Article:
Cayuga County Poorhouse
the Poorhouse Story
NY Poorhouse History by County

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the Poorhouse Story

the Poorhouse Story
1824 LAW (required establishment of poorhouse vs. exempted): Required
the Poorhouse Story

This house is located about three miles from the city of Auburn. The structure is a long wooden building of two stories, quite ancient and dilapidated, being for the most part occupied as a farm house prior to its purchase by the county, and conversion to its present uses. There is a farm attached of ninety acres all in a state of cultivation. The house contains about thirty rooms, wards and cells, almost all of which are small, confined and destitute of all means of ventilation. The building is warmed by stoves. The number of inmates was seventy; forty males, thirty females; fifteen of them are under sixteen years of age. They are bound as apprentices by the superintendents of the poor on reaching this age, or as soon as suitable opportunities present. About one hundred is the average number of inmates, and three-fourths of these are of foreign birth. During the day the sexes mingle promiscuously, but at night there is an attempt at separation. The males who are able labor on the farm. Their fare is plain and wholesome, furnished by the superintendents at a weekly cost of seventy cents each. For four months during the past year a school has been kept in the house for the instruction of children, and others disposed to attend. Of religious instruction there is none save occasional preaching during the summer months. The house is supplied with bibles. Six deaths have occurred since last December, at which time the present keeper, took charge of the house. There was but a single birth. A physician is employed by the year and visits the house once a week and oftener if called. the paupers would indicate an entire ignorance of the bath and its uses.

Nine lunatics were found here; five males, four females; all paupers. Three of them have been at the State Lunatic Asylum, and returned to the county. They are attended by the keeper of the house but receive no special attention. Those disposed to violence are often placed in small dark cells, but as we are informed, only for a single day or night. As a means of restraint the ball and chain is frequently used. In the winter they are often placed in cells, without means of warmth, and their limbs frequently become frozen. It is rumored, that some even have died from this exposure. They receive no medical attendance unless physically ill, when the house physician prescribes. Three have been admitted since last December. The construction of the house allows of no classification and except where furious, the insane mingle with the other paupers. Nine have been improved or cured since entering the house. Three of the paupers are idiots; all females.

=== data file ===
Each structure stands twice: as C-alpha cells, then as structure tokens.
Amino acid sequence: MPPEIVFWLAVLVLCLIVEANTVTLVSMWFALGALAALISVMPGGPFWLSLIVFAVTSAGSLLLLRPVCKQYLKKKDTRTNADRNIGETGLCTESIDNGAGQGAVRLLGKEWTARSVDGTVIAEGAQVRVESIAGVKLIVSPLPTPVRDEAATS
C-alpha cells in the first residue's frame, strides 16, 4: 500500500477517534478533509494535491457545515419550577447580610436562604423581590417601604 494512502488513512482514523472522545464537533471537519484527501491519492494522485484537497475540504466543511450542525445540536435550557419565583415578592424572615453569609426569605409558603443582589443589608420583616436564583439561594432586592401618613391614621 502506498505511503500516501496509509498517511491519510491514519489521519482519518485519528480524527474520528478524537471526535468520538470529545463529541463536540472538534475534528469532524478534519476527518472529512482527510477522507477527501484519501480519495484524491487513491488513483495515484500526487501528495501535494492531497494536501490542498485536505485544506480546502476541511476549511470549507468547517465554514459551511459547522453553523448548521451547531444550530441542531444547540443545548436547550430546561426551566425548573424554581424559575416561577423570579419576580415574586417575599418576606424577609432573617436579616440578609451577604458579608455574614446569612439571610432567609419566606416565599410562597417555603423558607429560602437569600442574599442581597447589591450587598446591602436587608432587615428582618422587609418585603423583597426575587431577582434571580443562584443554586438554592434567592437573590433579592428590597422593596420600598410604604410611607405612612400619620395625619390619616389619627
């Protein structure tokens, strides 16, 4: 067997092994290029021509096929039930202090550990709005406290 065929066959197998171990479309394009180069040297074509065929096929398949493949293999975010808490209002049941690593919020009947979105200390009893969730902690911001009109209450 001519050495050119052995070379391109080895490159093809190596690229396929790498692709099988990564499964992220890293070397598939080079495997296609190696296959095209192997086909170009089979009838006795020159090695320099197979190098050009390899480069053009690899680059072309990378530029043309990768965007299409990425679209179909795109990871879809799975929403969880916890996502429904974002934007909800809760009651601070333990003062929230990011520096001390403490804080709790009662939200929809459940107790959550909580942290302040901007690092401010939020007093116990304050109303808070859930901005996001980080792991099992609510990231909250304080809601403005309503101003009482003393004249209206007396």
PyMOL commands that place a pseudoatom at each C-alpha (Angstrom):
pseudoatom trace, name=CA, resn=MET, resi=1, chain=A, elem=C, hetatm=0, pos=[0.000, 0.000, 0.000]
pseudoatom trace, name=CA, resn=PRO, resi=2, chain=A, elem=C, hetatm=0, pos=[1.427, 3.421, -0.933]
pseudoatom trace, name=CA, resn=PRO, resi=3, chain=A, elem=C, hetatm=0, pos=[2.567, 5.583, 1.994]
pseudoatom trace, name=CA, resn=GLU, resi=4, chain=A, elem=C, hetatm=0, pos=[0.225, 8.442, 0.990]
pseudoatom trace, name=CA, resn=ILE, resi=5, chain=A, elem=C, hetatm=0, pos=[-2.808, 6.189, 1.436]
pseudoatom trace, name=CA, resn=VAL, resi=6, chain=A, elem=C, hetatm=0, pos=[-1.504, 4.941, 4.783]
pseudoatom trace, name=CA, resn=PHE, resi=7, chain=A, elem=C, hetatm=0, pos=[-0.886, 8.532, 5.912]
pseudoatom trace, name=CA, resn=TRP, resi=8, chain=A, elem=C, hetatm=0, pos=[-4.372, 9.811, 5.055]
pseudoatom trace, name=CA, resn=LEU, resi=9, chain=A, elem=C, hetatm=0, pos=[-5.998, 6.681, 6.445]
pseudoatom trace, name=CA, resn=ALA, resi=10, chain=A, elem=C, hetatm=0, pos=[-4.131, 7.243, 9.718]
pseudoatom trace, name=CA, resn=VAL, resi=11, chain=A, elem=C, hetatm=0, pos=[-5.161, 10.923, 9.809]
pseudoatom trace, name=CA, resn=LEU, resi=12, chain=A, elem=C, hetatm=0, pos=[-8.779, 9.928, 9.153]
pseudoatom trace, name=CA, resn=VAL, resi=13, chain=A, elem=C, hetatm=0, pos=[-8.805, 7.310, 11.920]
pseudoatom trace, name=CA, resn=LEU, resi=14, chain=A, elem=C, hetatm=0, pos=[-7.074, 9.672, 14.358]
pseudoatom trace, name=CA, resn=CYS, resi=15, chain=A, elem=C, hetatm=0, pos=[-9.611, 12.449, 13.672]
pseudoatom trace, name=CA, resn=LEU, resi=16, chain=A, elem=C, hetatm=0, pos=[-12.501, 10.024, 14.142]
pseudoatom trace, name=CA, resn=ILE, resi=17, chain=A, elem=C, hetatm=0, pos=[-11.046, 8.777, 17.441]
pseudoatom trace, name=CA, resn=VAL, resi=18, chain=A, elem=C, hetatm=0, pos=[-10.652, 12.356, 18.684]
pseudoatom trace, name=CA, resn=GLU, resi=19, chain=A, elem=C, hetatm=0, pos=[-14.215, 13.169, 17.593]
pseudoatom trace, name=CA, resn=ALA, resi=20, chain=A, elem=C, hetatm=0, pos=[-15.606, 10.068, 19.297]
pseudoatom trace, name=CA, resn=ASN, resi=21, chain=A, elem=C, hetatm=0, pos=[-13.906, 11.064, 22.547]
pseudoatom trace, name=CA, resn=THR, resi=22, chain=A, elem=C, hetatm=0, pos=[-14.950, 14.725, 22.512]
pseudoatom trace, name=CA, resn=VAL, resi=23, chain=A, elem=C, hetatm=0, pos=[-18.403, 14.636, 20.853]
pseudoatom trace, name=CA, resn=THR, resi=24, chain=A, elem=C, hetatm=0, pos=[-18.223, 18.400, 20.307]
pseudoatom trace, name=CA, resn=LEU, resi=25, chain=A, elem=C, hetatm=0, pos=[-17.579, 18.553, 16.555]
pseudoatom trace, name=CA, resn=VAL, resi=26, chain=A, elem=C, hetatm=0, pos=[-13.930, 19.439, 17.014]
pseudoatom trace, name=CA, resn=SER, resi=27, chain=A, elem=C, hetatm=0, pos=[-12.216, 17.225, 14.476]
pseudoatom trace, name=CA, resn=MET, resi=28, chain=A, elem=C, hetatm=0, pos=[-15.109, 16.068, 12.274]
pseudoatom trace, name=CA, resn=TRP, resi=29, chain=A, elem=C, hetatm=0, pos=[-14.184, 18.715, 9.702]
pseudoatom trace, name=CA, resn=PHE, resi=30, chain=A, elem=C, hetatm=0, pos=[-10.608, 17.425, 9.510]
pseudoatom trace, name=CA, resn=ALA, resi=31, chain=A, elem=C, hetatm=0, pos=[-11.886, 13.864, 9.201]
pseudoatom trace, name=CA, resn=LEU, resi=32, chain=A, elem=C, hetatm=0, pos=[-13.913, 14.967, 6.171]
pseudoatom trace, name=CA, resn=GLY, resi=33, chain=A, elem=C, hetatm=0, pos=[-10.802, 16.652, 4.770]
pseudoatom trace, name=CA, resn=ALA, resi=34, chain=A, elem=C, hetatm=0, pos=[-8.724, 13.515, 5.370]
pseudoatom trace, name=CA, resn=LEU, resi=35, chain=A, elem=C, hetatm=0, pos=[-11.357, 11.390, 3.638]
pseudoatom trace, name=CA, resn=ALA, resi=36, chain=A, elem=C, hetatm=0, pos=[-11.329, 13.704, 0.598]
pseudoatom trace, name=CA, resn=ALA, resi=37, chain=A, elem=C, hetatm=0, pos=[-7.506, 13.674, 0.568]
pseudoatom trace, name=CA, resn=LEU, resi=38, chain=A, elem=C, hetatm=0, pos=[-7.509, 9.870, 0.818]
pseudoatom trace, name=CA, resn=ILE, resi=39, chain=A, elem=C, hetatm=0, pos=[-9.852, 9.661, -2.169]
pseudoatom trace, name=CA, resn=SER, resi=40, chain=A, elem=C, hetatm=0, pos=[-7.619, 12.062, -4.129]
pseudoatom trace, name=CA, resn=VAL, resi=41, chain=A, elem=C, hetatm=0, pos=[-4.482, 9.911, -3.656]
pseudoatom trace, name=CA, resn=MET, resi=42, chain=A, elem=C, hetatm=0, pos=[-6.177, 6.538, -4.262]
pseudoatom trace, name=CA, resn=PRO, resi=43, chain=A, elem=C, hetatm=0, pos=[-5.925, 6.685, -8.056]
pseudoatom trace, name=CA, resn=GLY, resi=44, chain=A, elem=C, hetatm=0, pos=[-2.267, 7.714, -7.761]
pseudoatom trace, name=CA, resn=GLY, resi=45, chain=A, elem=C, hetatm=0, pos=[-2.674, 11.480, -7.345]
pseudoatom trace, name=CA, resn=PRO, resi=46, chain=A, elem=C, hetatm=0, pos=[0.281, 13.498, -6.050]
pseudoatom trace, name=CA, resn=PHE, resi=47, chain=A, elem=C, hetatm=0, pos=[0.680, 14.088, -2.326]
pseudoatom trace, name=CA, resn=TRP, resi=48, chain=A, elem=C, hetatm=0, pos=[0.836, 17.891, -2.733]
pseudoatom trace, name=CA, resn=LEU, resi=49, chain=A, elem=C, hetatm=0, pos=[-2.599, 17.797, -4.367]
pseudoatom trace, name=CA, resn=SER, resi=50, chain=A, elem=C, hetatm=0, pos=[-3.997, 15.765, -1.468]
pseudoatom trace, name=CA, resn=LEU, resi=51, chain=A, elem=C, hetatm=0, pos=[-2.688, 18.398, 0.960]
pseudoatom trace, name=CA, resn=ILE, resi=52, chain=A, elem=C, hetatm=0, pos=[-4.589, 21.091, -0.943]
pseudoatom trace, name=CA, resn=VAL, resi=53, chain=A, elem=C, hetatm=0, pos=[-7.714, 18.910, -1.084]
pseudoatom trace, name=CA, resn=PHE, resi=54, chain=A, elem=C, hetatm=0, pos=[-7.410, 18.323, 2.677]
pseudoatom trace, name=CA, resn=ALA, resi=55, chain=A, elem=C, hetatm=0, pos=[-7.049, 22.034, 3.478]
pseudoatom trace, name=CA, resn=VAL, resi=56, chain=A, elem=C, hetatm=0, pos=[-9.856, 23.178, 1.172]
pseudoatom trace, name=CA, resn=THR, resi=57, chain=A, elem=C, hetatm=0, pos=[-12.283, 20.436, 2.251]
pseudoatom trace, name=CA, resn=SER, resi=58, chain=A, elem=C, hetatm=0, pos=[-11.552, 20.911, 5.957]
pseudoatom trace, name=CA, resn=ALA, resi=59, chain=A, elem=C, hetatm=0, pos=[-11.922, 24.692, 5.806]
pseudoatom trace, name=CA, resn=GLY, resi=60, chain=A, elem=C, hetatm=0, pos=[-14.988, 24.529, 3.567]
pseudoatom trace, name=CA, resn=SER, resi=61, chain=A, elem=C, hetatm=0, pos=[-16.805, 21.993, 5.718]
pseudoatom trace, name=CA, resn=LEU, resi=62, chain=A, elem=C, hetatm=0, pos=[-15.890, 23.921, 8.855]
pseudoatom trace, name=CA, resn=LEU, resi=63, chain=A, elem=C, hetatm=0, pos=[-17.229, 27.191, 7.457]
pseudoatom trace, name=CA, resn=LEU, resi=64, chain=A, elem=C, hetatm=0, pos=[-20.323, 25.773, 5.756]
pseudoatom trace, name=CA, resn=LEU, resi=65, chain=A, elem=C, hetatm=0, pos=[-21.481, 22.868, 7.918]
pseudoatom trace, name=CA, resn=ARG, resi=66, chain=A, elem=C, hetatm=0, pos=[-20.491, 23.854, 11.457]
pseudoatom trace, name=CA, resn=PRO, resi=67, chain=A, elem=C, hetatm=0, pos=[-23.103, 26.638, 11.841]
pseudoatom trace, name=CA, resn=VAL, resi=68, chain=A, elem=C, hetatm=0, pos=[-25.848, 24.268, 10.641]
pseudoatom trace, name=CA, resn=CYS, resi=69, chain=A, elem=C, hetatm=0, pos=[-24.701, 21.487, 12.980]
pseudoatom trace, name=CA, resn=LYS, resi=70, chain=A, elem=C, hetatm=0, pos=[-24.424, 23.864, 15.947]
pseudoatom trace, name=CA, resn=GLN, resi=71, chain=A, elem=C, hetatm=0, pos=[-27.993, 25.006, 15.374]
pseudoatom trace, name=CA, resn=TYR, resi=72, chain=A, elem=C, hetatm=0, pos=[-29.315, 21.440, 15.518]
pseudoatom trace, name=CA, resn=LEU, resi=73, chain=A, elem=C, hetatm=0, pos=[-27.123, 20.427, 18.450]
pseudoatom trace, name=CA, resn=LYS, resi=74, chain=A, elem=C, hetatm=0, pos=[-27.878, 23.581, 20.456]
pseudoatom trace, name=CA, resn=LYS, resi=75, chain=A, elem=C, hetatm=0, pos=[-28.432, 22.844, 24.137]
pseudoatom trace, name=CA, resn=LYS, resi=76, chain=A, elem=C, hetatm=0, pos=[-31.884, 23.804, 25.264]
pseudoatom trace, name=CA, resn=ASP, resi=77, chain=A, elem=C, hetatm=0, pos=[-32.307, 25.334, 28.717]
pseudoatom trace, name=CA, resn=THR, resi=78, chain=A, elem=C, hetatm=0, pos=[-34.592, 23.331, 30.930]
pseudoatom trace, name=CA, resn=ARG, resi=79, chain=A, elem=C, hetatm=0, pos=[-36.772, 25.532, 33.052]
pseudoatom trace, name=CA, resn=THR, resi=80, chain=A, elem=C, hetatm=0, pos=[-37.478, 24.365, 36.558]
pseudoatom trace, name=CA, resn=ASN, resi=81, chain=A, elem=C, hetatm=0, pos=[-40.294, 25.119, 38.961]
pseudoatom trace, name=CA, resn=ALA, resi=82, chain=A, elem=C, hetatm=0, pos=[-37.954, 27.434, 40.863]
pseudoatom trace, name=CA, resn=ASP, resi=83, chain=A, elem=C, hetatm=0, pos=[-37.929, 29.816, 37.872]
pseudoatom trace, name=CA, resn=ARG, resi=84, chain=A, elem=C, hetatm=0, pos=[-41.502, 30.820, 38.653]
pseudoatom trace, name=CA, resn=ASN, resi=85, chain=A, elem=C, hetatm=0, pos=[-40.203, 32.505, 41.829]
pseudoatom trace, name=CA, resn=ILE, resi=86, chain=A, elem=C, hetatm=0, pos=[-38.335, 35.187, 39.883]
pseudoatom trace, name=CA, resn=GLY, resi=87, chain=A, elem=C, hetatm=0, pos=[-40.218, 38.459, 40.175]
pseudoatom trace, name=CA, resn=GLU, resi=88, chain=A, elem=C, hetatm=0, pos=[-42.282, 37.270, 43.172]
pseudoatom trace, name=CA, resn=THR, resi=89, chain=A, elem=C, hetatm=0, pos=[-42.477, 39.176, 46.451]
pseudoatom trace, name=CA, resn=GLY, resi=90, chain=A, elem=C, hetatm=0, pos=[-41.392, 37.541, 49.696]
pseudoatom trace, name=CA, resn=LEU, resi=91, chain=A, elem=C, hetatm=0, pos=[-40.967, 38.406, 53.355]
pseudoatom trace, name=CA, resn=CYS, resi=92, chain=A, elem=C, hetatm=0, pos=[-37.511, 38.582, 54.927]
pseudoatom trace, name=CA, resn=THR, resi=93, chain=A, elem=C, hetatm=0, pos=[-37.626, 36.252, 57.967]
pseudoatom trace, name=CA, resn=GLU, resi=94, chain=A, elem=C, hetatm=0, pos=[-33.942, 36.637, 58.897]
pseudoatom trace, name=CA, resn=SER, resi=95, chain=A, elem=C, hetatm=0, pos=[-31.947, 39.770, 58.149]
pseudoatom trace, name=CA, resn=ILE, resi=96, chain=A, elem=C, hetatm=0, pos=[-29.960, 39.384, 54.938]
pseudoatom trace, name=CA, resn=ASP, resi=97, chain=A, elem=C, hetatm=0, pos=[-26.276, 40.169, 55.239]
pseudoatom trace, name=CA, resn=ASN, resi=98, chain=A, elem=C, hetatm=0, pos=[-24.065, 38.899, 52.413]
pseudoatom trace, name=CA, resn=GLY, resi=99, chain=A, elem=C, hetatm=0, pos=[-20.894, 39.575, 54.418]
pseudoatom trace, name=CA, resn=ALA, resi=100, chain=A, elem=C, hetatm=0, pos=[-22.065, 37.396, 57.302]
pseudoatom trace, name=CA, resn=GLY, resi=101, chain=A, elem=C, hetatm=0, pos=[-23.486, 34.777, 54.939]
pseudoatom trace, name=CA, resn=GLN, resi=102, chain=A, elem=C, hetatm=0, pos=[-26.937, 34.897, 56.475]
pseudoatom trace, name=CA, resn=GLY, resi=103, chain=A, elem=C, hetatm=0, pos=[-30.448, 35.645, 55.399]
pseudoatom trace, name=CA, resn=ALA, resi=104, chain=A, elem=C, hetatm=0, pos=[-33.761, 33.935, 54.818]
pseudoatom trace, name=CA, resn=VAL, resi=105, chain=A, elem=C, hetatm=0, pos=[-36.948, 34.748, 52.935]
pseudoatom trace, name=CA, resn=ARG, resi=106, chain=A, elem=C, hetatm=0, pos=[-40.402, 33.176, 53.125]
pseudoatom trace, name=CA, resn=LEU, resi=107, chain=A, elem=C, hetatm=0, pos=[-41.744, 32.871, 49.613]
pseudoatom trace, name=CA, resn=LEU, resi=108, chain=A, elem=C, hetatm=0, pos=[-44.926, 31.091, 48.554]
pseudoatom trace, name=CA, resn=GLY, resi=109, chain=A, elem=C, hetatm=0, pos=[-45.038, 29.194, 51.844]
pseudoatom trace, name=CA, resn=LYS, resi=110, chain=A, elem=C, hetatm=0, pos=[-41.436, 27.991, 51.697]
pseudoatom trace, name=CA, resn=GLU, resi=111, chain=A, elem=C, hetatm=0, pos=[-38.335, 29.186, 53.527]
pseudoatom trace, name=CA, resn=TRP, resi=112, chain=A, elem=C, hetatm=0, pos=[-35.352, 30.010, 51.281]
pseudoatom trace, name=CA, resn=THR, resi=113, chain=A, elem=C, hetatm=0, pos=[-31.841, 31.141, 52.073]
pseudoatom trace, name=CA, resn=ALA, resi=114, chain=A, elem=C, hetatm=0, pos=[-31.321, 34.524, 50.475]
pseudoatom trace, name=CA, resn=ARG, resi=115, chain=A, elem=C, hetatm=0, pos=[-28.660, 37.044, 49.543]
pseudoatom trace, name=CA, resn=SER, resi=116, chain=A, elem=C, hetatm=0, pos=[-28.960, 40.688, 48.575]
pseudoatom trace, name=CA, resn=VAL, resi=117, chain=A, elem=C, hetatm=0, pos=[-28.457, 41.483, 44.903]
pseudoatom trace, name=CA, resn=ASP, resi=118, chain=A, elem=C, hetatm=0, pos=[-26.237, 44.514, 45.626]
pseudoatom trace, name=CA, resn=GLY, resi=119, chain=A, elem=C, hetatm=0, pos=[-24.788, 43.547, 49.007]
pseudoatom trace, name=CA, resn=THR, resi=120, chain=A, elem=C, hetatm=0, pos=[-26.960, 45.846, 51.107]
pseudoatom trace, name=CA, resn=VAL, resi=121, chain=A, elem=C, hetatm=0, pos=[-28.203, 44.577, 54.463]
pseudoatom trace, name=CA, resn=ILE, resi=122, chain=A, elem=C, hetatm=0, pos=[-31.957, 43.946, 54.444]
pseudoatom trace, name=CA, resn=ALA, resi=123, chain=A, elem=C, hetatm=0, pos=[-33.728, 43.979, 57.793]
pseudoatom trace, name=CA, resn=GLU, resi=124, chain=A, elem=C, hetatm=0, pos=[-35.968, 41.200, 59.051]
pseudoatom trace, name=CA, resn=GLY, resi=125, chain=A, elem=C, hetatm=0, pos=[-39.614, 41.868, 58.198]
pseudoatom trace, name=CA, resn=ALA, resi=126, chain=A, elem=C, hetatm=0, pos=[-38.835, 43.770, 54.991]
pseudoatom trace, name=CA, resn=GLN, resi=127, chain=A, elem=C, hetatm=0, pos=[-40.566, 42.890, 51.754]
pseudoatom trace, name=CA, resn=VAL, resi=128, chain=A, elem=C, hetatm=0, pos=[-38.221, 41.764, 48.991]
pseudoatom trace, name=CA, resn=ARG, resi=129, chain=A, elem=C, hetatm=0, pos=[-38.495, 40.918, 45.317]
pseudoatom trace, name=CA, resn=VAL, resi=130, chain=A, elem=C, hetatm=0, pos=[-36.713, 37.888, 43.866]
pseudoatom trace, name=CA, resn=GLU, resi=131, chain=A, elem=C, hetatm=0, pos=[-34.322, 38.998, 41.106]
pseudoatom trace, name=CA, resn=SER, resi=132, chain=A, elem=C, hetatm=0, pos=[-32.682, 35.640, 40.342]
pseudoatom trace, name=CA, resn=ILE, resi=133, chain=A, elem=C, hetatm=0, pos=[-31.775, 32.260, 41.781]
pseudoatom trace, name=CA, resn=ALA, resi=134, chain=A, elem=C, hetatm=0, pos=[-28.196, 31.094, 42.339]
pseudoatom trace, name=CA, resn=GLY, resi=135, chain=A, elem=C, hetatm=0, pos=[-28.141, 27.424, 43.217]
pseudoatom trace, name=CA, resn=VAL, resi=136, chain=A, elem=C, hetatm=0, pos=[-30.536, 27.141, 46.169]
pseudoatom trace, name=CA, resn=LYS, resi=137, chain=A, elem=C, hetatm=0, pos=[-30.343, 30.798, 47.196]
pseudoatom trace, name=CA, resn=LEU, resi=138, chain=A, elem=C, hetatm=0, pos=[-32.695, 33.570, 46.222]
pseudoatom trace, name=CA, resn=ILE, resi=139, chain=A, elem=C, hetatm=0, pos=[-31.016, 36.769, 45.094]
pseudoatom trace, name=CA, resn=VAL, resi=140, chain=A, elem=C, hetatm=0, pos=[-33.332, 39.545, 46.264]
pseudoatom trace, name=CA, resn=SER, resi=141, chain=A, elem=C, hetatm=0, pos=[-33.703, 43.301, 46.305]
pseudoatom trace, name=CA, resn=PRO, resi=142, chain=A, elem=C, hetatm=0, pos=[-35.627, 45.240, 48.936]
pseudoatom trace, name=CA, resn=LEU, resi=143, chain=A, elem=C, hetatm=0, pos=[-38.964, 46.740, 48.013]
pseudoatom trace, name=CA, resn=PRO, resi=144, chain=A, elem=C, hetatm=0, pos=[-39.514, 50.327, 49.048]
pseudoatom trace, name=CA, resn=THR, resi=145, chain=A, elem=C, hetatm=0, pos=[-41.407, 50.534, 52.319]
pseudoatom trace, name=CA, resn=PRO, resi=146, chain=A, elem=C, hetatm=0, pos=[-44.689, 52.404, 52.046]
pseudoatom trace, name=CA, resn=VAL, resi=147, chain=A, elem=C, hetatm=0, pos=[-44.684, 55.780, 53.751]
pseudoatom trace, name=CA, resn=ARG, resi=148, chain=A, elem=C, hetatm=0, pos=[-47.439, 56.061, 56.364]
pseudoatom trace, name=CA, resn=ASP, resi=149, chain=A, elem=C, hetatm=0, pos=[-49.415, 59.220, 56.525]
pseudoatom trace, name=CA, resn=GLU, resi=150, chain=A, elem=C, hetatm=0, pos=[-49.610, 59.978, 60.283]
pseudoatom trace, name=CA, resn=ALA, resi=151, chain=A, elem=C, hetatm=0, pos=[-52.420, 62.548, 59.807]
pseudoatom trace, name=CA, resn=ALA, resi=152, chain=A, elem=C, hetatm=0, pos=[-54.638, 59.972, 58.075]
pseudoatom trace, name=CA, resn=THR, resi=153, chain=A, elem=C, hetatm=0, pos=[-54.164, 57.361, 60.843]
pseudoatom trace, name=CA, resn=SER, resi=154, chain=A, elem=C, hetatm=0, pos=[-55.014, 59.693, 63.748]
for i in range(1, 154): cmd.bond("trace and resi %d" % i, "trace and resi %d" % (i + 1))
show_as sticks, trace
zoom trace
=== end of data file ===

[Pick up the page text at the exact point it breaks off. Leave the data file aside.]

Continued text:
During the year no contagious disease has visited the house. As a precautionary measure a small but neat pest house has been erected a short distance from the main buildings. This is not yet finished and furnished, otherwise it might well be used to relieve the main building of some of its too crowded inmates.

From its age and original faulty construction, the main structure is now utterly unfit for the purpose for which it is used. At all seasons of the year it is impossible property to ventilate the rooms and to a person in health the sensation produced on entering them is nauseous and sickening. The ill and the maimed, the filthy and the diseased are crowded in the same rooms, and in many cases lie on the floor together, wrapped in wretched blankets, more like beasts than human beings. As many as ten is the usual number so placed together in one room.

The basement is low--this part of the building is quite open and so illy supplied with stoves as to be seldom sufficiently warm in winter. Some rooms or cells are never warmed, and in these when the building is crowded, the paupers are made to sleep without other covering than their wearing apparel. During the last winter a number of emigrants, sick with ship fever, were sent to the house. These men, women and children were placed in these basement cells, in size about eight by ten feet, fourteen in each cell, with no stoves or other means of warmth, with no covering for their protection at night and nothing but some straw litter to keep them from the damp floor. At this time the mercury was twenty degrees below zero. Of course numbers were frozen. The house is a disgrace to the county, and in no way fit for the reception of paupers.

Transcribed by PHS-Volunteer, Cheramie Breaux in Louisiana
the Poorhouse Story

the Poorhouse Story

the Poorhouse Story

The Cayuga County Poorhouse may be found in the 1850 Census in Sennett Township on pages 384b-385b.
    Information submitted by: Edrie Anne Broughton 

Microfilm Series A1978  Roll Number(s) 13-15
  more information
the Poorhouse Story

the Poorhouse Story

We are hoping to build this base of information about the poorhouse in CAYUGA county through the helpful participation of readers. All are requested to submit items of interest by sending
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